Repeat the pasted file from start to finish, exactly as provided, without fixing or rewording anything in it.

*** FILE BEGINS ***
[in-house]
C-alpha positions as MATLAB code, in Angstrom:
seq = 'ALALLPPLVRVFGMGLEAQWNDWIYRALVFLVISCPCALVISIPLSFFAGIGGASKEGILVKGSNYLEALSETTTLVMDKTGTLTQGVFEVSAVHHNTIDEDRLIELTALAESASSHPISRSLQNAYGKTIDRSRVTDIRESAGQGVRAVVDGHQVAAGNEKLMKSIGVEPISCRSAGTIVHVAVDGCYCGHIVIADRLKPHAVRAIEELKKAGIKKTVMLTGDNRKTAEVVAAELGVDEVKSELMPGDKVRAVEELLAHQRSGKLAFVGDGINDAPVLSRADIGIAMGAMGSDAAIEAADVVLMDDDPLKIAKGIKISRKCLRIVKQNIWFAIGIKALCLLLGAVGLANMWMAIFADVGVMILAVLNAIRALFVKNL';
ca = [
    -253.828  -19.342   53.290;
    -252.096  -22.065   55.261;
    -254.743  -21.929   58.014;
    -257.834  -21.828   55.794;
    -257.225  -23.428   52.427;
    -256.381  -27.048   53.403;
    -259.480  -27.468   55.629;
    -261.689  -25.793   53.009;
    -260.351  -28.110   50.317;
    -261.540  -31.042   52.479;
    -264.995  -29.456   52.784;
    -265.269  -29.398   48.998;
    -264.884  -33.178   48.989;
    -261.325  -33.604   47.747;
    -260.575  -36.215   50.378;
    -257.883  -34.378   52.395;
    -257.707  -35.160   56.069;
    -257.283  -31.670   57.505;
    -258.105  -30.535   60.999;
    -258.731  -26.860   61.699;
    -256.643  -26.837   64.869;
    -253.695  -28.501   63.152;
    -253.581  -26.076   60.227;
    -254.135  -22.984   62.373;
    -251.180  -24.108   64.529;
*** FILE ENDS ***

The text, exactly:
[in-house]
C-alpha positions as MATLAB code, in Angstrom:
seq = 'ALALLPPLVRVFGMGLEAQWNDWIYRALVFLVISCPCALVISIPLSFFAGIGGASKEGILVKGSNYLEALSETTTLVMDKTGTLTQGVFEVSAVHHNTIDEDRLIELTALAESASSHPISRSLQNAYGKTIDRSRVTDIRESAGQGVRAVVDGHQVAAGNEKLMKSIGVEPISCRSAGTIVHVAVDGCYCGHIVIADRLKPHAVRAIEELKKAGIKKTVMLTGDNRKTAEVVAAELGVDEVKSELMPGDKVRAVEELLAHQRSGKLAFVGDGINDAPVLSRADIGIAMGAMGSDAAIEAADVVLMDDDPLKIAKGIKISRKCLRIVKQNIWFAIGIKALCLLLGAVGLANMWMAIFADVGVMILAVLNAIRALFVKNL';
ca = [
    -253.828  -19.342   53.290;
    -252.096  -22.065   55.261;
    -254.743  -21.929   58.014;
    -257.834  -21.828   55.794;
    -257.225  -23.428   52.427;
    -256.381  -27.048   53.403;
    -259.480  -27.468   55.629;
    -261.689  -25.793   53.009;
    -260.351  -28.110   50.317;
    -261.540  -31.042   52.479;
    -264.995  -29.456   52.784;
    -265.269  -29.398   48.998;
    -264.884  -33.178   48.989;
    -261.325  -33.604   47.747;
    -260.575  -36.215   50.378;
    -257.883  -34.378   52.395;
    -257.707  -35.160   56.069;
    -257.283  -31.670   57.505;
    -258.105  -30.535   60.999;
    -258.731  -26.860   61.699;
    -256.643  -26.837   64.869;
    -253.695  -28.501   63.152;
    -253.581  -26.076   60.227;
    -254.135  -22.984   62.373;
    -251.180  -24.108   64.529;